Author

Alan Weiss

23rd March, 2020

Alan Weiss developed aussiedivorce.com.au after he experienced himself how devastating divorce proceedings can be. I witnessed firsthand my own future security, and that of my familys, being destroyed by acrimonious and costly divorce litigation. I created aussiedivorce.com.au to help people avoid an experience like this and lose thousands of dollars. Instead the aussiedivorce.com.au system will assist them in getting on with their lives.

Defendant Consents to AVO and Commits Breach

An Apprehended Domestic Violence Order, more popularly known as Apprehended Violence Order, applies to persons in a domestic relationship. The application for ADVO may be with or without the consent of defendant.

An Apprehended Domestic Violence Order (ADVO) is sought by the victim in a domestic relationship. The order is usually made only after hearing but there are those exemplary instances when the alleged perpetrator does not contest an ADVO application. Consenting to it is not admitting to the commission of violence. However, the breach of an ADVO made with the defendant’s consent is still a criminal offence.

Purpose of an ADVO

It is meant to establish protection measures in a domestic relationship. Through the ADVO or Apprehended Violence Order as it is more commonly known, violent acts will be restrained. Safety parameters will be set in the relationship that is applicable to both the applicant and the defendant.

Who commits violence in a domestic relationship?

When a spouse or de facto partner commits violence his action may be restrained through an ADVO. The relationship may be current or already ended and it may be between heterosexual or same sex couples as long as there is an intimate relationship or that the parties live together.

Options of a respondent in an ADVO application

There are two options. The first is for the respondent to consent to the issuance of the ADVO. This means that the case will no longer go through a hearing because the respondent is being cooperative.  The applicant therefore does not have to go through great lengths anymore in proving the violence and the need for protection. The consent of the respondent is qualified because there is no admission on his part that he is guilty of domestic violence. This option is called consent without admission. The respondent is merely agreeing with the order of the court that establishes protection measures.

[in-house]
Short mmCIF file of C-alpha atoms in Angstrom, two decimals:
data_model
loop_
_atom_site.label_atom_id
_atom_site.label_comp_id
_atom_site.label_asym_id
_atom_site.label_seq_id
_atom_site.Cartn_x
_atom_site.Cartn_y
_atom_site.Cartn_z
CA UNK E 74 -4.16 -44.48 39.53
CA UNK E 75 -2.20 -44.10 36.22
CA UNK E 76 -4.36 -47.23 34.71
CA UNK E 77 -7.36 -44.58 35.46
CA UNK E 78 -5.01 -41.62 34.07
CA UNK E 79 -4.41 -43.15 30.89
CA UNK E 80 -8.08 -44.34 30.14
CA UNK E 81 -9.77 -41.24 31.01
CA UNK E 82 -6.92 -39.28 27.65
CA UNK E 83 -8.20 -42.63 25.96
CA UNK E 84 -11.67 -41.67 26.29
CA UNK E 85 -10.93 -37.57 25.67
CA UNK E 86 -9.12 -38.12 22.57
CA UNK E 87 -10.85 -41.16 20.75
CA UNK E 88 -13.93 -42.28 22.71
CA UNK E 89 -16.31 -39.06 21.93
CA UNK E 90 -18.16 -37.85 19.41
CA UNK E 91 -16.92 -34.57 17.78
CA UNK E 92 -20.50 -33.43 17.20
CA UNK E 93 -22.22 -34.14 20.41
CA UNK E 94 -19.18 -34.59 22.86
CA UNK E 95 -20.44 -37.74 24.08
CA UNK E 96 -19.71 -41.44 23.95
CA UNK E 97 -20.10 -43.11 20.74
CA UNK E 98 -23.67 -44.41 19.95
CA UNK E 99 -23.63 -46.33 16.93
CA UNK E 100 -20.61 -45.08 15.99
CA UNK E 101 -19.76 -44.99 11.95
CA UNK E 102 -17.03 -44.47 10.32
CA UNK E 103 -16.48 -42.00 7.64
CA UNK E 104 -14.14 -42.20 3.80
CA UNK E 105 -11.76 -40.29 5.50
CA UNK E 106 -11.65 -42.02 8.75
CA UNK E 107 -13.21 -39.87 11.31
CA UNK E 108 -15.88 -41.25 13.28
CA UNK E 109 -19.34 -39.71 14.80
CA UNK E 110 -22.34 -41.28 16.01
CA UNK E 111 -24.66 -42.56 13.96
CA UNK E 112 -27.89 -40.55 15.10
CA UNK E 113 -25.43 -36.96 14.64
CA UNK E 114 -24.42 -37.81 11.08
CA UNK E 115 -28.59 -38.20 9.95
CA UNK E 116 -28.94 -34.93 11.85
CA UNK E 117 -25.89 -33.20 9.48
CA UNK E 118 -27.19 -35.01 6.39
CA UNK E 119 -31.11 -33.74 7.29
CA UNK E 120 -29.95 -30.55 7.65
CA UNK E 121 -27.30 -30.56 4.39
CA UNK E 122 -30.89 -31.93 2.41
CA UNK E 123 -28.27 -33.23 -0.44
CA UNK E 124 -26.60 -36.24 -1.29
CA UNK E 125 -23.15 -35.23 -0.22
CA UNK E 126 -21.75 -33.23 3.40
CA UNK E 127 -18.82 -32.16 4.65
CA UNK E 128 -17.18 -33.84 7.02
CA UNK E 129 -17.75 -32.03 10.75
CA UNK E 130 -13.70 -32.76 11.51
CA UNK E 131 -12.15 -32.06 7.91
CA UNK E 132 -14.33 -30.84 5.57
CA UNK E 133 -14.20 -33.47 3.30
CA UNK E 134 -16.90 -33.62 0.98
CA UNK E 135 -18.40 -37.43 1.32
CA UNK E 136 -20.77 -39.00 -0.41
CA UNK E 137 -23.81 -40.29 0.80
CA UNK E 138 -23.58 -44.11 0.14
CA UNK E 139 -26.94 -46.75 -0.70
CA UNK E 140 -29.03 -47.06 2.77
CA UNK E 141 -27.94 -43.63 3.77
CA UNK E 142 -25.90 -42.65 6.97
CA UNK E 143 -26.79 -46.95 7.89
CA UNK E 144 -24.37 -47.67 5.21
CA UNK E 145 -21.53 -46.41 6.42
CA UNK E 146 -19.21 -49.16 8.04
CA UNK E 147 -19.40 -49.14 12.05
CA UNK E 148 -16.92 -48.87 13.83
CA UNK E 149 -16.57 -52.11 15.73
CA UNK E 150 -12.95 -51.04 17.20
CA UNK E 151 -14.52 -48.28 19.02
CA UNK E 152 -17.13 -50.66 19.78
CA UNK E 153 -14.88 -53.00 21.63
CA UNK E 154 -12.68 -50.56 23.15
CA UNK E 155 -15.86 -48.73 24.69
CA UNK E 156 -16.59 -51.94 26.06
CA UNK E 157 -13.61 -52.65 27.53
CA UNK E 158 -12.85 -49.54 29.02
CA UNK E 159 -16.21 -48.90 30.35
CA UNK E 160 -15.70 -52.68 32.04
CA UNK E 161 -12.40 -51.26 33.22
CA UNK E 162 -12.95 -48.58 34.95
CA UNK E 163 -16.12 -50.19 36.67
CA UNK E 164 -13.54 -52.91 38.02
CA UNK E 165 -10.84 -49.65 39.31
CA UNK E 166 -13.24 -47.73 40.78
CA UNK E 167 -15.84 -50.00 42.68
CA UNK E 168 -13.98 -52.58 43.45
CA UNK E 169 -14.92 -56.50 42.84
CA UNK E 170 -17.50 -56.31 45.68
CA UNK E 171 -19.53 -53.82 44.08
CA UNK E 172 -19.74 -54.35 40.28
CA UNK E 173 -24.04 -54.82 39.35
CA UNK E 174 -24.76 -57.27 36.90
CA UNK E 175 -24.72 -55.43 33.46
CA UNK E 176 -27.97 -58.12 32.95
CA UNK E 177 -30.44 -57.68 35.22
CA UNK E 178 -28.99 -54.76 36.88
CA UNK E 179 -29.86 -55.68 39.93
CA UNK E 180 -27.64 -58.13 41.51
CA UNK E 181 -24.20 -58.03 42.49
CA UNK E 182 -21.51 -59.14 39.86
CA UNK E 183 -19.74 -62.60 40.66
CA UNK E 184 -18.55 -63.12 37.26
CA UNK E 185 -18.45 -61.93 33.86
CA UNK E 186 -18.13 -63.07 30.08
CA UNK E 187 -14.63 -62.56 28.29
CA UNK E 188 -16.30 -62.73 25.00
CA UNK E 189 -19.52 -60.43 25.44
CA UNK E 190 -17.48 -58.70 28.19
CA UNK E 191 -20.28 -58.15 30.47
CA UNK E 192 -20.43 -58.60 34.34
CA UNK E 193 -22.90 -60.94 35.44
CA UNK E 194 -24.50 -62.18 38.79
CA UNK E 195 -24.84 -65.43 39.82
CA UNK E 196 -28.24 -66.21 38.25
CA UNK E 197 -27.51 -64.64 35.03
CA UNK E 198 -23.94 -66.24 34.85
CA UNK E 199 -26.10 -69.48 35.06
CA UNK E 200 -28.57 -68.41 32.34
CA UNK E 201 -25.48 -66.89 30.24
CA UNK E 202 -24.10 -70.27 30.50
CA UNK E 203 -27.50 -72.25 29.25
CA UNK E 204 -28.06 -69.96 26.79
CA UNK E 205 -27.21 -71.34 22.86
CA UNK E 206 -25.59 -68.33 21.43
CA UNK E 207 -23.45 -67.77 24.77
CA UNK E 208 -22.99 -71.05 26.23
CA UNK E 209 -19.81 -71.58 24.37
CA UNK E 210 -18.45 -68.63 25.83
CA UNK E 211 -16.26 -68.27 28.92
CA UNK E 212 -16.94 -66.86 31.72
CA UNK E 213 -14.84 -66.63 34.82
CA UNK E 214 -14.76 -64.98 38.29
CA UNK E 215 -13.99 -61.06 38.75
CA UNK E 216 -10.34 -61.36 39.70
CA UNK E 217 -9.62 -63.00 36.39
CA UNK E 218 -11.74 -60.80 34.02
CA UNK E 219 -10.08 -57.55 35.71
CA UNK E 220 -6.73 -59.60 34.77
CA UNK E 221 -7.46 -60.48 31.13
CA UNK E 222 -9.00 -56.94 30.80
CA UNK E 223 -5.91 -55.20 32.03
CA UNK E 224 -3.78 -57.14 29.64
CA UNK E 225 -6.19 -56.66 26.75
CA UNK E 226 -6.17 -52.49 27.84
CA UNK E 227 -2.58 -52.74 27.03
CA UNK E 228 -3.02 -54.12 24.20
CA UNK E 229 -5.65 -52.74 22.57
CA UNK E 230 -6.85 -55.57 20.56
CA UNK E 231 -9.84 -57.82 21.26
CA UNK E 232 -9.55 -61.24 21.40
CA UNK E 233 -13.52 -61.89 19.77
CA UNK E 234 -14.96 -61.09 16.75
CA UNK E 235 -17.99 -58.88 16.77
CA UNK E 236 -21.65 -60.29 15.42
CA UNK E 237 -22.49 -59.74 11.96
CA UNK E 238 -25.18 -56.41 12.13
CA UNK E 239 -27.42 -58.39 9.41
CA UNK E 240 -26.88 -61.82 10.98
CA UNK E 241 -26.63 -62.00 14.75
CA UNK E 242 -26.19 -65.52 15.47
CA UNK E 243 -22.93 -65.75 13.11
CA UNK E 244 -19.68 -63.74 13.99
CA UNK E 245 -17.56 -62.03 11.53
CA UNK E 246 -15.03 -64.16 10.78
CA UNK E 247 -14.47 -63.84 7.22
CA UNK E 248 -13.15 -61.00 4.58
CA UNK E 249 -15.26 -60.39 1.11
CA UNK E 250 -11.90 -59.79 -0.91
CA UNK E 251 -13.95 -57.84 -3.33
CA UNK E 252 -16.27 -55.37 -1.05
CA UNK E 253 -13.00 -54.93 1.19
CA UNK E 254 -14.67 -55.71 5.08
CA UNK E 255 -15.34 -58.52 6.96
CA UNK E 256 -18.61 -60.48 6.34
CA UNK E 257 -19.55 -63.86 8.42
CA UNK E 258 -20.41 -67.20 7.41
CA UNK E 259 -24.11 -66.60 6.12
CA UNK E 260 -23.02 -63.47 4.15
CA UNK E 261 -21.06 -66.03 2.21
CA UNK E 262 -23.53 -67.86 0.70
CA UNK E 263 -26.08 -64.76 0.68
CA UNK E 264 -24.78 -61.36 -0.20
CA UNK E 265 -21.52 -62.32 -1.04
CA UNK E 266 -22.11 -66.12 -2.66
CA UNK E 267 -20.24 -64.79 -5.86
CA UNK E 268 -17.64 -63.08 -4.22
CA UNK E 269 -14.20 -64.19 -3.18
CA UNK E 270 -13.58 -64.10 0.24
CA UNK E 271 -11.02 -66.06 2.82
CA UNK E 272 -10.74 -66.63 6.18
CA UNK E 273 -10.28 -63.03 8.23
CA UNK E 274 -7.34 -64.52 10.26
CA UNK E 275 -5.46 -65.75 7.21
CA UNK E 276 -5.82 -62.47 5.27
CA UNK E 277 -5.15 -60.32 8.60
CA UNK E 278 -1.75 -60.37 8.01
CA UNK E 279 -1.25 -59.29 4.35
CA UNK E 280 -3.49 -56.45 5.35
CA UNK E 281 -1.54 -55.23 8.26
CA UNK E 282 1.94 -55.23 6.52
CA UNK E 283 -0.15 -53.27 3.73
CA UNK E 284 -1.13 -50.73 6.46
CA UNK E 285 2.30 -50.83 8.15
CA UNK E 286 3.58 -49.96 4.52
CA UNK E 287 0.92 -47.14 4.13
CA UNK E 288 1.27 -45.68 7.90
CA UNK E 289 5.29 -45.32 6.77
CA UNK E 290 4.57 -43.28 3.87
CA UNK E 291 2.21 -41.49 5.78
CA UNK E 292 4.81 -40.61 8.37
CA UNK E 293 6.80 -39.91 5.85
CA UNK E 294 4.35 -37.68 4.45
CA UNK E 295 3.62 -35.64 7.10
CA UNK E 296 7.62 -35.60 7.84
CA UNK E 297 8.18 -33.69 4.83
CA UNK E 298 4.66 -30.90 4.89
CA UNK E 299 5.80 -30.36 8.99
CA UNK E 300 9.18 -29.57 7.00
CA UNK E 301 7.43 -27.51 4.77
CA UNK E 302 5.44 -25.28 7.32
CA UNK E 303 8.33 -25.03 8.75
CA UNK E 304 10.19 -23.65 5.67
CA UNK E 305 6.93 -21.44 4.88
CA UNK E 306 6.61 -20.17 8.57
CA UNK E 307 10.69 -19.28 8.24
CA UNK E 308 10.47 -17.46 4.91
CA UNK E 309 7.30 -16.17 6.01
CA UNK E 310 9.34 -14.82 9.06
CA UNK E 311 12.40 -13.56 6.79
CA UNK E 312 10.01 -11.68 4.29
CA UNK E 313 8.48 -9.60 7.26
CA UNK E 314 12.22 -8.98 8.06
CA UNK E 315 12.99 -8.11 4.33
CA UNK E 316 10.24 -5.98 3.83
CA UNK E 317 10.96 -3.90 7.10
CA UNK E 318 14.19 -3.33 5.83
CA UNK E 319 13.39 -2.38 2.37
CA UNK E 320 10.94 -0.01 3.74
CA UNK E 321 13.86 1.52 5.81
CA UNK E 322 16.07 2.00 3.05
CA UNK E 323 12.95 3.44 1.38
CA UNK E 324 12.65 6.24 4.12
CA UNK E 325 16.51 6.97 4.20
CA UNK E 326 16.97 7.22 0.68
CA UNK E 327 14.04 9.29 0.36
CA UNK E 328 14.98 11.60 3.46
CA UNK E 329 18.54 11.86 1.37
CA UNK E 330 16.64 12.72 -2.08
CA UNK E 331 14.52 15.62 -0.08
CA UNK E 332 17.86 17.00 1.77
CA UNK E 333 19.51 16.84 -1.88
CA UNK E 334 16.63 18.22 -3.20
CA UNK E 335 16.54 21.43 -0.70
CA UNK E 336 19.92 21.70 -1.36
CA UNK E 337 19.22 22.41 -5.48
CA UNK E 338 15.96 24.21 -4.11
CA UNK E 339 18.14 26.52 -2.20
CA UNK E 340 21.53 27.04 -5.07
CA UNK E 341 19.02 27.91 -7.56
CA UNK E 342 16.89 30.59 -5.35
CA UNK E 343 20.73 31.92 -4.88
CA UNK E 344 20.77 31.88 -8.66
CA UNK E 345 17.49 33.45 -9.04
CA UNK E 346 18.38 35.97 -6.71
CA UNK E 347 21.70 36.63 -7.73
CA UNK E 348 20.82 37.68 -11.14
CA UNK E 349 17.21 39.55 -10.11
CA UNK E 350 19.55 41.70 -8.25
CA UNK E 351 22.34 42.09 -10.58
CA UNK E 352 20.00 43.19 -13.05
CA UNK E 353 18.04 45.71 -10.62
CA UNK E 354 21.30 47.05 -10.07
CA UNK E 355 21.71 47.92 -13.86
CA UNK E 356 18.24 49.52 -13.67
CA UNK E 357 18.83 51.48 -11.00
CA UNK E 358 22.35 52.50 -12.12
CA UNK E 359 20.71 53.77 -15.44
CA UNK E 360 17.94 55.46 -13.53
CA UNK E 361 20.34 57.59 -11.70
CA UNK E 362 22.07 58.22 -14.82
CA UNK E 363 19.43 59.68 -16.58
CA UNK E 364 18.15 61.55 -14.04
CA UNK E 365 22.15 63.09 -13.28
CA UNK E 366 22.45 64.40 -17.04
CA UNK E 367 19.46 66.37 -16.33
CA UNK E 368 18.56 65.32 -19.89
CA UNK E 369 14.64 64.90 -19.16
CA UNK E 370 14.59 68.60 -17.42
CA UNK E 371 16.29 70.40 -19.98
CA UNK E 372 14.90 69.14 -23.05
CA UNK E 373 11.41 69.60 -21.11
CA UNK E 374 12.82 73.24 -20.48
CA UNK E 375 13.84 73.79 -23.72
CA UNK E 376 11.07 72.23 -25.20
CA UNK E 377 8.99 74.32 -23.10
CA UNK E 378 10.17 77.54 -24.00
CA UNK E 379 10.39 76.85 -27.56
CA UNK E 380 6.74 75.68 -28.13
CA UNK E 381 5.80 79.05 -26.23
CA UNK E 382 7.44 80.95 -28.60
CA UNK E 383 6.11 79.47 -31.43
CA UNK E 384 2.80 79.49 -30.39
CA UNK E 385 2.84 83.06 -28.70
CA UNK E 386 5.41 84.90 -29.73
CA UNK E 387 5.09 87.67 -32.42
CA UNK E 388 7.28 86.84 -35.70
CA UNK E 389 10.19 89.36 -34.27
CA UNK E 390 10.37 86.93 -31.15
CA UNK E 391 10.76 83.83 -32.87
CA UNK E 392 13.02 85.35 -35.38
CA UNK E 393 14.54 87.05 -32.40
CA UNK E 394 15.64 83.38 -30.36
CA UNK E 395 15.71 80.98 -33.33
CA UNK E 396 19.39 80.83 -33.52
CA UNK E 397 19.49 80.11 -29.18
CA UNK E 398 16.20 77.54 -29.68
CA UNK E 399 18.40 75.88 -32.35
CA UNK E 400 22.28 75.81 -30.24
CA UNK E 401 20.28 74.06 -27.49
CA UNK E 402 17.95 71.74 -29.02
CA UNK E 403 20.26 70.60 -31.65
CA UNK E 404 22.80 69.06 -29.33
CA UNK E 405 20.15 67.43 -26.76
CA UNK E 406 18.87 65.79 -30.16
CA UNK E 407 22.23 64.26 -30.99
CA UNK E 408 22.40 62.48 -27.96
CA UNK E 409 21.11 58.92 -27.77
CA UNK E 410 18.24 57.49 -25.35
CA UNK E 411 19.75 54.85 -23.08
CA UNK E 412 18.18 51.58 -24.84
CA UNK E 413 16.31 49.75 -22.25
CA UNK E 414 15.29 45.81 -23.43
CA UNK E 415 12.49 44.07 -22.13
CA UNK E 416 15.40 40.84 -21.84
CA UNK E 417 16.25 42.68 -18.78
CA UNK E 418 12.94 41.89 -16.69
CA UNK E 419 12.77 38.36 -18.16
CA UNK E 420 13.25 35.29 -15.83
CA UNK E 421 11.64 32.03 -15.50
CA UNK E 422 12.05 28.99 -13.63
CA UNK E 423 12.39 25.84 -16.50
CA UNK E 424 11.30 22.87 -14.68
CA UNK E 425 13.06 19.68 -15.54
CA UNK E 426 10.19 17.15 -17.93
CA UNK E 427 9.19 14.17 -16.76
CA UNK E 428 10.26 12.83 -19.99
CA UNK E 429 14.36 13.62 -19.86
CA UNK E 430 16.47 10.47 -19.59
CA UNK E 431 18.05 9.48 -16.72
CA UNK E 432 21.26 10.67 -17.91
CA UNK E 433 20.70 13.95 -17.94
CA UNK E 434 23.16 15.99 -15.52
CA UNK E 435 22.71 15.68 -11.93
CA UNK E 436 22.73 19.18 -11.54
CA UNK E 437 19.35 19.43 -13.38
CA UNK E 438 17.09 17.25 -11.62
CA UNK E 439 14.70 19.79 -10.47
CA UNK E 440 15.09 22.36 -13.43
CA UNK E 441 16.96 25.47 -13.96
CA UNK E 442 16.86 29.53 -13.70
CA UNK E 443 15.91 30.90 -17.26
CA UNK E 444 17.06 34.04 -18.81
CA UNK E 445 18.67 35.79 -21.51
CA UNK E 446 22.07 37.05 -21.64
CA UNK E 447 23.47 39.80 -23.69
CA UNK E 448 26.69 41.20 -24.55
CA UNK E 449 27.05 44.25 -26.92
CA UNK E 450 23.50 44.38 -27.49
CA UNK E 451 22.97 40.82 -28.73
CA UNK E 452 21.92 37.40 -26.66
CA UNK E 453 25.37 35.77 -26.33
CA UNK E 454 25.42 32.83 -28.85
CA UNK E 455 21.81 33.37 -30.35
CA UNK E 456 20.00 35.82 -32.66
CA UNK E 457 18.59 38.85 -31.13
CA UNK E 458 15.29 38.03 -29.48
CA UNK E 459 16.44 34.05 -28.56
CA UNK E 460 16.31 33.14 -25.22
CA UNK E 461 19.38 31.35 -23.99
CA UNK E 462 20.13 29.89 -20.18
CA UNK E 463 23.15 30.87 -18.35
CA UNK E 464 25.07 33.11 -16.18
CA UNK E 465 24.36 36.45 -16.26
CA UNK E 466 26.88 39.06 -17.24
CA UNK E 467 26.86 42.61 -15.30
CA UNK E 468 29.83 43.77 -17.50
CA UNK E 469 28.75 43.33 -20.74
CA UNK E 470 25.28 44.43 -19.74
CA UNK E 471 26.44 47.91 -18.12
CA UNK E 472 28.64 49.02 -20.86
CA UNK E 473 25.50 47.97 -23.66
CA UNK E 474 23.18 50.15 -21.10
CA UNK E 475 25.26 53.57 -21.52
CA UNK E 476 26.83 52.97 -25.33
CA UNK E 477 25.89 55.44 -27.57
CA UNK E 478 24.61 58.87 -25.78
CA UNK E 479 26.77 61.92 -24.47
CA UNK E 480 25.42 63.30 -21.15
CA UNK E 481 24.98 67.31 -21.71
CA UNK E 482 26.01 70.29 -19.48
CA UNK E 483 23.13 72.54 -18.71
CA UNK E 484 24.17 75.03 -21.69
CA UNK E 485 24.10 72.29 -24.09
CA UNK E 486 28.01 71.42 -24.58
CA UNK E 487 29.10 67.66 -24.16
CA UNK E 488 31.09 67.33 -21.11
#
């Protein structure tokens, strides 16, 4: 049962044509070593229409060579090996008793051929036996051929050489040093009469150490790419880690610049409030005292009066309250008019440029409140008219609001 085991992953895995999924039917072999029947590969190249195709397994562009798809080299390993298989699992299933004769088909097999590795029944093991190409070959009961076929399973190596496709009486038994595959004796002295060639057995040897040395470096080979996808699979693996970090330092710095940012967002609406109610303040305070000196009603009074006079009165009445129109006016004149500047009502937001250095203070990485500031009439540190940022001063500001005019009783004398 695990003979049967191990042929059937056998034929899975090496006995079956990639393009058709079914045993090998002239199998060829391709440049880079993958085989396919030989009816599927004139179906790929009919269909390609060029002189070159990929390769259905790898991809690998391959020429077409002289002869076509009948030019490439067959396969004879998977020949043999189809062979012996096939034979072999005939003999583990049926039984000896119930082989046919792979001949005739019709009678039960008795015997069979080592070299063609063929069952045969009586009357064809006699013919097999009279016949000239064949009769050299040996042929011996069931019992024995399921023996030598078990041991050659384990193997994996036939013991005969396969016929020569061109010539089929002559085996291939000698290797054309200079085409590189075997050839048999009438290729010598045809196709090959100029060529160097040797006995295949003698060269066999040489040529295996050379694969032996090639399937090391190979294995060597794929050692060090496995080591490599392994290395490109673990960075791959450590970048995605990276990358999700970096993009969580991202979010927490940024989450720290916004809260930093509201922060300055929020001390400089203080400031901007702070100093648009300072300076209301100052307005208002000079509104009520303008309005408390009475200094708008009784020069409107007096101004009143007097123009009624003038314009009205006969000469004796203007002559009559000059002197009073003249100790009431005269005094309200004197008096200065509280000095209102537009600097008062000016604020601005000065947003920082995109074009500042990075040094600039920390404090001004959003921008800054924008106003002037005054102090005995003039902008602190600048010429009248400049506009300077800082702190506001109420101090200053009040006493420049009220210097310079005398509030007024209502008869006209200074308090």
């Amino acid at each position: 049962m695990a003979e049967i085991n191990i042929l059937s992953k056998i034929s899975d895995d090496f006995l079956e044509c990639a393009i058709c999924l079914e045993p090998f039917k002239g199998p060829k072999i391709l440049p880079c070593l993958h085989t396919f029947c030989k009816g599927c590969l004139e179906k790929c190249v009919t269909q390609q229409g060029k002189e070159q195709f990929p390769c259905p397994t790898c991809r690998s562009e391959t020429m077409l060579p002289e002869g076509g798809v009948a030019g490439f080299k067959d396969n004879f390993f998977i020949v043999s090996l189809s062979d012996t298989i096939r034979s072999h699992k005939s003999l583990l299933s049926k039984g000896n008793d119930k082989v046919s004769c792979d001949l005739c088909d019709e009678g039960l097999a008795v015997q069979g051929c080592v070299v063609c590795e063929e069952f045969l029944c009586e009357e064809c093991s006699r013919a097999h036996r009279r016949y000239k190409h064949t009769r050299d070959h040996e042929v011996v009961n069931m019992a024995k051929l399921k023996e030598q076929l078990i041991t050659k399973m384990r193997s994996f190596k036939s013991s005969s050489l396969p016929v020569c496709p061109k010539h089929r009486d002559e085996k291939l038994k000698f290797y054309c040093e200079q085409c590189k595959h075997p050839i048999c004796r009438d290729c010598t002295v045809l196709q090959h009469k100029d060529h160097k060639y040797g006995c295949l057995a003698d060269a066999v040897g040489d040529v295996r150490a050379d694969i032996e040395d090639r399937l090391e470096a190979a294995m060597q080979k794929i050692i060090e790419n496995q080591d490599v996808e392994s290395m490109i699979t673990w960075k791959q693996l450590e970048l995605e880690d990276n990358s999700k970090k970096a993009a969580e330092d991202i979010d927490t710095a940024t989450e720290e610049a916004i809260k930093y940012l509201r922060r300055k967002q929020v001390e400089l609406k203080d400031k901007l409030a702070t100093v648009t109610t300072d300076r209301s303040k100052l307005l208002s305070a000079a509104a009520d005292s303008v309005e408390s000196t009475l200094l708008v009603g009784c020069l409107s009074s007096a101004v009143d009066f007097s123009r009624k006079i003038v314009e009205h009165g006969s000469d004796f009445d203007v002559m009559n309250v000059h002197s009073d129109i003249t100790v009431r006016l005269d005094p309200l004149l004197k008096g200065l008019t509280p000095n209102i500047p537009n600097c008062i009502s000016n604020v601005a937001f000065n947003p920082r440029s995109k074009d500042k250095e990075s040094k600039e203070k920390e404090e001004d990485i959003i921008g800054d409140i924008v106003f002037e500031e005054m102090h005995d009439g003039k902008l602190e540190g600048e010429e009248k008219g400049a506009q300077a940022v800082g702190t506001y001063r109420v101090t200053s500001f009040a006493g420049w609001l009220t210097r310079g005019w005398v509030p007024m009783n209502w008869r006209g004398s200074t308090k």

The second option is not to consent to the order. A hearing will be conducted on the application unless the court will decide that based on the allegations therein there is sufficient evidence to support an order. If ever a hearing is listed under the court’s schedule, each party will then be directed to serve their affidavits to each other. Then the case will go to trial.

I am consenting to the order. Do I still have to go to court?

The order can be made on the first day in court such that you no longer have to attend further hearings. However, if the court adjourns to another date you don’t need to attend anymore since you already manifested during the first hearing that you will not be disputing the order.

What happens if I breach the order to which I consented?

You can be held liable for the breach which is a criminal offence. The violation of an ADVO order is punishable by gaol time, fine or both. Thus, you will then have a criminal record.

ASK A QUESTION - IT'S FREE

Author

Alan Weiss

23rd March, 2020

Alan Weiss developed aussiedivorce.com.au after he experienced himself how devastating divorce proceedings can be. I witnessed firsthand my own future security, and that of my familys, being destroyed by acrimonious and costly divorce litigation. I created aussiedivorce.com.au to help people avoid an experience like this and lose thousands of dollars. Instead the aussiedivorce.com.au system will assist them in getting on with their lives.